Dr. Maletsky’s report was also admitted into evidence without testimony by the doctor on behalf of respondent. Dr. Maletsky found 2% permanent partial disability. Dr. Maletsky noted that petitioner had x-rays of his spine in 2008, four years before the accident, but the Judge of Compensation found Dr. Maletsky’s report was not as credible as that of Dr. Gaffney because in part he did not address the fact that petitioner had multiple levels of discs which were impaired. She found that Dr. Maletsky did not “adequately address petitioner’s increased symptomology as being related to the last work incident.”
The Judge awarded 47.5% permanent partial disability or $153,900. Schiavone appealed and argued principally that the judge’s conclusions were not supported by the record. The Appellate Division first acknowledged the expertise of the Judge of Compensation in awarding disability. However, in this case the Appellate Division found two areas where the Judge of Compensation drew conclusions that were not supported by the record. “[W]e are constrained to vacate the judgement and remand for reconsideration as we conclude there was no evidence to support the findings that Van Artsdalen’s injury was inoperable or that he took few days off during his years of employment.” The Court added that “neither Van Artsdalen nor the experts stated these facts or opinions, nor was there any other evidence presented from which the judge could have logically inferred them.” For these reasons the award was reversed.
This case would not have been reversed had there been evidence in the record that petitioner did not take time off in the past and had been advised that his condition was inoperable. Both petitioner’s attorney and respondent’s attorney took risks when they did not produce the live testimony of their experts. Through live testimony petitioner’s attorney could have focused on whether the back condition was inoperable, thereby giving the Judge of Compensation support in the record for her conclusion. Respondent’s expert could have cross examined effectively on petitioner’s prior condition and alternative explanations for why petitioner was never advised to have surgery on his spine. This was simply a case where the sparse record did not support some of the conclusions of the Judge of Compensation, and that was mainly due to the failure to bring in the experts. Without that testimony, 47.5% seemed extremely high for an unoperated back condition.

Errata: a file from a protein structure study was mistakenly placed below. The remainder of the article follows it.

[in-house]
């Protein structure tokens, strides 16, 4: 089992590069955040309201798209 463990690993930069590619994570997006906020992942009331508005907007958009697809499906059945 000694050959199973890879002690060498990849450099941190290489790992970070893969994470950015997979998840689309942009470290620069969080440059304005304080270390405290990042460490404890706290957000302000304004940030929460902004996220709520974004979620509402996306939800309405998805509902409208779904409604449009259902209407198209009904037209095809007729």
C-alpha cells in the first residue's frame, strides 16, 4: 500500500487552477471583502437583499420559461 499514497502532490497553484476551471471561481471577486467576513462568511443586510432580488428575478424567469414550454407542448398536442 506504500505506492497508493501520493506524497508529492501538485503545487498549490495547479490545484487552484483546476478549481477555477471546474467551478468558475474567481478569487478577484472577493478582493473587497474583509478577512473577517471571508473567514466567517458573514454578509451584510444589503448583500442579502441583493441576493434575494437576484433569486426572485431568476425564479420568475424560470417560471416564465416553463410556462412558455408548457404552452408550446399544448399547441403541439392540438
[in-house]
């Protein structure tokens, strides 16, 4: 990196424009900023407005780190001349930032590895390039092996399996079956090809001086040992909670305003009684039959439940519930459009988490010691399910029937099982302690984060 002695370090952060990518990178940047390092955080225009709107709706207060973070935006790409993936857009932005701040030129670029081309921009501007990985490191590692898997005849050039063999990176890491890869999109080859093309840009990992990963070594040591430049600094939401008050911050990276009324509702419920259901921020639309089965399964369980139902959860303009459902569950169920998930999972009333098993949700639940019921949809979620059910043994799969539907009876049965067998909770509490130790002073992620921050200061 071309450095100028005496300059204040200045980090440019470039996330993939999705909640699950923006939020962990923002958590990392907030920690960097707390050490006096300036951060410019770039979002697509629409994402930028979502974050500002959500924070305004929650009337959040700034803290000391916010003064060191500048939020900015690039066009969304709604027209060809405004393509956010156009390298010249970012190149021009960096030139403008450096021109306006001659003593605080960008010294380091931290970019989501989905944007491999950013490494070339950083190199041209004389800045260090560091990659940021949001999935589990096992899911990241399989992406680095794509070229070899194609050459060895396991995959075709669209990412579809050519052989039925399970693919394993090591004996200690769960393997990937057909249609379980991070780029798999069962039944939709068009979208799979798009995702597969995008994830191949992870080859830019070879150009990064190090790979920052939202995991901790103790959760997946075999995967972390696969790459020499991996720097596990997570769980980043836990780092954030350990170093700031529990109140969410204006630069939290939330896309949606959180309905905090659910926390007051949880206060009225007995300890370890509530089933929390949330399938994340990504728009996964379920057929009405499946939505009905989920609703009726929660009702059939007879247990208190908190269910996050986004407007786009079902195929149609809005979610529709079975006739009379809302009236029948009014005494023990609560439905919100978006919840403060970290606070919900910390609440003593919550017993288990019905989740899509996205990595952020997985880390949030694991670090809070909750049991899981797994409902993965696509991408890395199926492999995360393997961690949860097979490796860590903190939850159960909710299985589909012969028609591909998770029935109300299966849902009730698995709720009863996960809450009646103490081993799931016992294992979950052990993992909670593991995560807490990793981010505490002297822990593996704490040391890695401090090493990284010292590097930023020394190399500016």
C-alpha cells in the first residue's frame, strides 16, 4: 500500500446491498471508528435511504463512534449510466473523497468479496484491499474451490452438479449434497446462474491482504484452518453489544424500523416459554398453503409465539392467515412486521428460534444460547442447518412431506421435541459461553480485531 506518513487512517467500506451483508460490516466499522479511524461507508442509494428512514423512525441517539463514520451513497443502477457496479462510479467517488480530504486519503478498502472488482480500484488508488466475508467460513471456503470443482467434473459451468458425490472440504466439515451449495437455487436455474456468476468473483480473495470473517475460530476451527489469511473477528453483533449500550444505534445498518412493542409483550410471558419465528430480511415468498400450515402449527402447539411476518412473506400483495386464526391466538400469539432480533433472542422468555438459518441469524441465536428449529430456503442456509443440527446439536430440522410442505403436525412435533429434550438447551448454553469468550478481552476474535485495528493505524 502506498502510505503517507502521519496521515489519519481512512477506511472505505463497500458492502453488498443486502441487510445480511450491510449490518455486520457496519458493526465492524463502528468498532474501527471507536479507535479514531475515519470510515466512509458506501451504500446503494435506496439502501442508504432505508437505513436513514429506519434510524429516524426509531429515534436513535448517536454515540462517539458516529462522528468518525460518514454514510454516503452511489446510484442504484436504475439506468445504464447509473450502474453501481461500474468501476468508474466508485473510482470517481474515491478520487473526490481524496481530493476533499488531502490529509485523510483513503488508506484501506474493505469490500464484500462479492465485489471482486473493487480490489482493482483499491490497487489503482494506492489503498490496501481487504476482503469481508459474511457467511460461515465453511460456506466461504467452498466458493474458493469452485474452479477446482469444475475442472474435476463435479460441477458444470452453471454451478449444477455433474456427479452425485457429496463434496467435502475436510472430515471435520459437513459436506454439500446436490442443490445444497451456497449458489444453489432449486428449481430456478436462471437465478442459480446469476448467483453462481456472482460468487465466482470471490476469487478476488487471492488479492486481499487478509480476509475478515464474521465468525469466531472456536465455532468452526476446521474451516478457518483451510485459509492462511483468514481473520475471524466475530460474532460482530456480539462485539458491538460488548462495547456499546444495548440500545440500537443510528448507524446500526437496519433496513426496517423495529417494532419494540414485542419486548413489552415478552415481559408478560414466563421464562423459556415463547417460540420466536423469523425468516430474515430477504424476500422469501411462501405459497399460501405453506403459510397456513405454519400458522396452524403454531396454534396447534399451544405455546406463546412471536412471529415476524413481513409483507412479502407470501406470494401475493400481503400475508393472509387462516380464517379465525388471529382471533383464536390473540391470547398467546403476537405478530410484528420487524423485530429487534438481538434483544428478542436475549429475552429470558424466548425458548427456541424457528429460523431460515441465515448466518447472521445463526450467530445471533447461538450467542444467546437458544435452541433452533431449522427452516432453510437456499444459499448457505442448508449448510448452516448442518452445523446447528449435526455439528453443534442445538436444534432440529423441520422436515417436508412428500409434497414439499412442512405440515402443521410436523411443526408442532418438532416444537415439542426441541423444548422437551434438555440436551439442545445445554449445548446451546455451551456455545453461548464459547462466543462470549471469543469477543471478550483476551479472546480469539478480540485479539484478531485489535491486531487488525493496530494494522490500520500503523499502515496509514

The lessons learned are to bring in experts when trying cases and only try cases on reports where there is very little money at stake and there are no real issues of causation.
John H. Geaney, Esq., is an Executive Committee Member and a Shareholder in Capehart Scatchard's Workers’ Compensation Group. Mr. Geaney concentrates his practice in the representation of employers, self-insured companies, third-party administrators, and insurance carriers in workers’ compensation, the Americans with Disabilities Act and Family and Medical Leave Act. Should you have any questions or would like more information, please contact Mr. Geaney at 856.914.2063 or by e‑mail at email@example.com.